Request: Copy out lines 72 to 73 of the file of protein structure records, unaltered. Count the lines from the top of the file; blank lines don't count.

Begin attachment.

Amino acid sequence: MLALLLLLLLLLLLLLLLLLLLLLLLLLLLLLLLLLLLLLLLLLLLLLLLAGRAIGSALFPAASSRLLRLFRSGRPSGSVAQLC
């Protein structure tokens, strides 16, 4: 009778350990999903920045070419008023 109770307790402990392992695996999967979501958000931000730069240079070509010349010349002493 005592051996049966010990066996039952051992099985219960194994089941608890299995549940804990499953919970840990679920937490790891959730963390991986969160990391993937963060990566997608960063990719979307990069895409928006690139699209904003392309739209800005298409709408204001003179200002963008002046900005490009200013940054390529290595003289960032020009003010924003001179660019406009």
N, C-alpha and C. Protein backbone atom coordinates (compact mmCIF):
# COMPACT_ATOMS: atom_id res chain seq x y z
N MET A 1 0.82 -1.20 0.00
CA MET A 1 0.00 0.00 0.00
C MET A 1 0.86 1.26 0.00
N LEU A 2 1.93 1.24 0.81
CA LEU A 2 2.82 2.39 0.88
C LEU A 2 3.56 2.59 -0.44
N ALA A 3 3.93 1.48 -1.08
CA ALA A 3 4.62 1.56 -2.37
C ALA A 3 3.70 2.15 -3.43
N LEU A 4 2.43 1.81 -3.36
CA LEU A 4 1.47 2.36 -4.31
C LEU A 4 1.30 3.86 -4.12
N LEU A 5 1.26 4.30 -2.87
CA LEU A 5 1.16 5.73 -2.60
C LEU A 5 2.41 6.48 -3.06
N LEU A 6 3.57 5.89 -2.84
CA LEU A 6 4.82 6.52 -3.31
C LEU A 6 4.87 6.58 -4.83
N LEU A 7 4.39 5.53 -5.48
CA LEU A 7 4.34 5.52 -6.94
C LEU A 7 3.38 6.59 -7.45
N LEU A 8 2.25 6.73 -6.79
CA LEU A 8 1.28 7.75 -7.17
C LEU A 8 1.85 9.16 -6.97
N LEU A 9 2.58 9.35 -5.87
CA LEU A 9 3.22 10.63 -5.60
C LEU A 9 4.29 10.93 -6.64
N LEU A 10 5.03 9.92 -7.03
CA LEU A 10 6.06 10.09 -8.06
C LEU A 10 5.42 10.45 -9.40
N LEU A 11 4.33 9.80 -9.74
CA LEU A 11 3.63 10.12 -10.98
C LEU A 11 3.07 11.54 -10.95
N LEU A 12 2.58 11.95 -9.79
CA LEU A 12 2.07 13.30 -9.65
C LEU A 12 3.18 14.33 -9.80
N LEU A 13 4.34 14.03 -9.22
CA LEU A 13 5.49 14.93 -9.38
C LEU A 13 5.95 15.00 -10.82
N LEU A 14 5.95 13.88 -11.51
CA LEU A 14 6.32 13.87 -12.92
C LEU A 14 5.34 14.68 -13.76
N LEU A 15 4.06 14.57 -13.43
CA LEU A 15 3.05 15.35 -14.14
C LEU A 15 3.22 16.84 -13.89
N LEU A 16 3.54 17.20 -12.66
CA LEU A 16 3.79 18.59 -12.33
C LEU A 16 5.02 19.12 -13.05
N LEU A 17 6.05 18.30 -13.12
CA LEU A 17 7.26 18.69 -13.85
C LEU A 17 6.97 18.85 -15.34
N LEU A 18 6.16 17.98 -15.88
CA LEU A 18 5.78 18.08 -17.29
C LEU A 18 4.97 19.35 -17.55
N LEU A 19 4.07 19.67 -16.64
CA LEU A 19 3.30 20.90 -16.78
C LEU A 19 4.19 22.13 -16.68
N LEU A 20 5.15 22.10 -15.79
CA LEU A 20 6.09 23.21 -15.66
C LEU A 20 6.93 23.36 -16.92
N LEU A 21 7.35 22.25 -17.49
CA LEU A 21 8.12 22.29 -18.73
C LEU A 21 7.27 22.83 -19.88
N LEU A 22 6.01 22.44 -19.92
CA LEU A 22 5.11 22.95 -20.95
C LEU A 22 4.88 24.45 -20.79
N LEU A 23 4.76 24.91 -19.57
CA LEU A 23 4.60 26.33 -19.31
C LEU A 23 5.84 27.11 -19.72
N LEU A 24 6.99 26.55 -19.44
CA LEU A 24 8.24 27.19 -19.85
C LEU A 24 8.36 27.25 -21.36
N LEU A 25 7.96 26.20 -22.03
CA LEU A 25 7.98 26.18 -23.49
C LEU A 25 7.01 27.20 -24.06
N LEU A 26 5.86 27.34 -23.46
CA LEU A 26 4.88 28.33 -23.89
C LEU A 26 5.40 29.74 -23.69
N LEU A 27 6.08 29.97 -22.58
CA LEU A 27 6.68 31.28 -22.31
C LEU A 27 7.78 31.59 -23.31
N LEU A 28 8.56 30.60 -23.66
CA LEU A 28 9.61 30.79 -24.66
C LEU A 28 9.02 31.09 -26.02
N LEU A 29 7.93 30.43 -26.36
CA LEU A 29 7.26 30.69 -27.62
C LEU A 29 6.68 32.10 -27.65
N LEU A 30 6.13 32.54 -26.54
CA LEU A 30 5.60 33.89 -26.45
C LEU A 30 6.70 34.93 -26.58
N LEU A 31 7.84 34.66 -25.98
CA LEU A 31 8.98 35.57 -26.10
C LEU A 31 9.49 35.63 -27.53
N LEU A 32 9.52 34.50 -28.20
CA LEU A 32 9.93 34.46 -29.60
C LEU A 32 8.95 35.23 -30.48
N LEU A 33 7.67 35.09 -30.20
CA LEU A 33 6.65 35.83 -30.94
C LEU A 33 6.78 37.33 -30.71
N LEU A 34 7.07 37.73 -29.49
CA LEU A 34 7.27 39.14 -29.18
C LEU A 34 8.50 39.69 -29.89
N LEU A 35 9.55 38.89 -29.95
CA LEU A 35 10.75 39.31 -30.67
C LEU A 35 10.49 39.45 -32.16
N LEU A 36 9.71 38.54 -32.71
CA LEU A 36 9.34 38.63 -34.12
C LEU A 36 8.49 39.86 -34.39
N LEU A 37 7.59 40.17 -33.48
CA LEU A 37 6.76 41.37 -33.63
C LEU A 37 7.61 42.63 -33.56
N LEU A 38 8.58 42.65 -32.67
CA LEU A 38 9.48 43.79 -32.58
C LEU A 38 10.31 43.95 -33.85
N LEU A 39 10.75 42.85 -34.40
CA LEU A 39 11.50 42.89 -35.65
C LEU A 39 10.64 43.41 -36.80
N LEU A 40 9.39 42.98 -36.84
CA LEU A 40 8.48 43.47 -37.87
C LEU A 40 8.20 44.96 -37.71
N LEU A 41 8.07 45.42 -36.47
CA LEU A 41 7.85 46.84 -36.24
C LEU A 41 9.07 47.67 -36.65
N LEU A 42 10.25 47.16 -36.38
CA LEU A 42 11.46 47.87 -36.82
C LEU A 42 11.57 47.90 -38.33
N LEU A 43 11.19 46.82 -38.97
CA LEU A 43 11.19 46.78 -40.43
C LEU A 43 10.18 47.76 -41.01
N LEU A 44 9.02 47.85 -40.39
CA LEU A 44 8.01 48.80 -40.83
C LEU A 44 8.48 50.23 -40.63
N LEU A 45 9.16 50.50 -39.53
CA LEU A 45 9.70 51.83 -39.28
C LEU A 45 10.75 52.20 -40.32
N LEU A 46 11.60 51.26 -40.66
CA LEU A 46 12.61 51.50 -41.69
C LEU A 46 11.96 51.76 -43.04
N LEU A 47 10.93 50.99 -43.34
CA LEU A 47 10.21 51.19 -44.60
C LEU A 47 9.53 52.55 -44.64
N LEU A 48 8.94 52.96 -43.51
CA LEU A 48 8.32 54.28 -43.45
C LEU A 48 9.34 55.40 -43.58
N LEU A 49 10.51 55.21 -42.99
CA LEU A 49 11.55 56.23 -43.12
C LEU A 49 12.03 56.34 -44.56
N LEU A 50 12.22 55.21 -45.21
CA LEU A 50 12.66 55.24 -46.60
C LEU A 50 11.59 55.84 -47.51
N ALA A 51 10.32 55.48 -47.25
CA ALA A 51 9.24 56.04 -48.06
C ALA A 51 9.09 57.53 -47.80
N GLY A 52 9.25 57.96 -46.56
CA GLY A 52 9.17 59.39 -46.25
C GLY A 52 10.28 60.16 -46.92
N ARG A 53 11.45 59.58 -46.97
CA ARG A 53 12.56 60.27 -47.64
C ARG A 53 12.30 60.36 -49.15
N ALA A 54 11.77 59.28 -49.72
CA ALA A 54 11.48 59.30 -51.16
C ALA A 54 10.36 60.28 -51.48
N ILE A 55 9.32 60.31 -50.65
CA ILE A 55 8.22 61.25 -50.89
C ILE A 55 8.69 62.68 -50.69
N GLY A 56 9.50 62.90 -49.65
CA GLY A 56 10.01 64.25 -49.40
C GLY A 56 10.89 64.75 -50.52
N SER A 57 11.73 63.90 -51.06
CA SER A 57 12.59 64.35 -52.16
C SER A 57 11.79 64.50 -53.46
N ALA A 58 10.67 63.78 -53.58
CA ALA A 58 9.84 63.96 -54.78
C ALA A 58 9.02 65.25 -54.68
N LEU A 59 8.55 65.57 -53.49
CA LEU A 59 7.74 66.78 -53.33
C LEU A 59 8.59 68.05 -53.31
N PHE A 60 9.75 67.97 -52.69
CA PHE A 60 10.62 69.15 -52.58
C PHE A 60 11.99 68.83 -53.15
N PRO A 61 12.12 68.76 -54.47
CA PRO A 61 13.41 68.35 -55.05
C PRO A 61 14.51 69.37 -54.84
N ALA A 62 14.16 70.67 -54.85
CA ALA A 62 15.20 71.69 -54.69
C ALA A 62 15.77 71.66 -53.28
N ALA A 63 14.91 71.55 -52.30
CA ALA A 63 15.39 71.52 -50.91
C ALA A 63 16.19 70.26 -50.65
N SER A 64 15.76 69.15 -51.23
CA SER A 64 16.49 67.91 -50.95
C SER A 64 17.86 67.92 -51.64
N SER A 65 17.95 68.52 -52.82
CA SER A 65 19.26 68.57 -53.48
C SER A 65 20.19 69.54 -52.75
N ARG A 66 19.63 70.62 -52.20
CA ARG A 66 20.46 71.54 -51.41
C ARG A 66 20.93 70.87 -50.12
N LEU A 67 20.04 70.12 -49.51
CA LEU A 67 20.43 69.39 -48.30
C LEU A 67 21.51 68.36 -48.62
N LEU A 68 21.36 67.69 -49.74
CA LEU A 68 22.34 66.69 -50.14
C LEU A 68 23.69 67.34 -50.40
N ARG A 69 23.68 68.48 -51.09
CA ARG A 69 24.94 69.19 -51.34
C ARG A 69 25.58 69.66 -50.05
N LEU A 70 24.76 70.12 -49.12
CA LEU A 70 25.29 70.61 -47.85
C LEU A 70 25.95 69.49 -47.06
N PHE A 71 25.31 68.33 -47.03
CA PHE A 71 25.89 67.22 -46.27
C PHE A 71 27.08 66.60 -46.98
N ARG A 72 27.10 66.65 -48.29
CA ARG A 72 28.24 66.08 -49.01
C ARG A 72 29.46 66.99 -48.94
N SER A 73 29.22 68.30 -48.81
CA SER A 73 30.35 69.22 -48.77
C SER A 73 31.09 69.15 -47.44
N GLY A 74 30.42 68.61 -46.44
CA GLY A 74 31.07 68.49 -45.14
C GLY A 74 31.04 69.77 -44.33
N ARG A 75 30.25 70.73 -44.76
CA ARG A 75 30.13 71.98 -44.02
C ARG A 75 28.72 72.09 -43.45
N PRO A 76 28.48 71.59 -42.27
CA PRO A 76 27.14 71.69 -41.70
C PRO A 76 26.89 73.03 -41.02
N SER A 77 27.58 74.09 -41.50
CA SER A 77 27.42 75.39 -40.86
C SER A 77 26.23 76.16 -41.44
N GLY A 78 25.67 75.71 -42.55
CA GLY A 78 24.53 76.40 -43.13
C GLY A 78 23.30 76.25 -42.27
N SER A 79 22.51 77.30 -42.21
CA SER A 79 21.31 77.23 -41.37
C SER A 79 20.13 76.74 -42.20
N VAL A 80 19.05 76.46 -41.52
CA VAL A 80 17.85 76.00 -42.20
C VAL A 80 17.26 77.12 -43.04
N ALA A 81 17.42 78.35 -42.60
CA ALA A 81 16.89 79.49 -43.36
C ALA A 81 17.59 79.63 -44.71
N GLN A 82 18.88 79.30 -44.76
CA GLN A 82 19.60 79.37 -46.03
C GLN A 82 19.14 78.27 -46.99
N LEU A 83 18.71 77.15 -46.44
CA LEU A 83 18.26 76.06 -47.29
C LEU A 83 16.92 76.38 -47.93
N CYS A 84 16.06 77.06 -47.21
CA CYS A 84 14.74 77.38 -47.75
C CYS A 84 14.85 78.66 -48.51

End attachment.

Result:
CA LEU A 23 4.60 26.33 -19.31
C LEU A 23 5.84 27.11 -19.72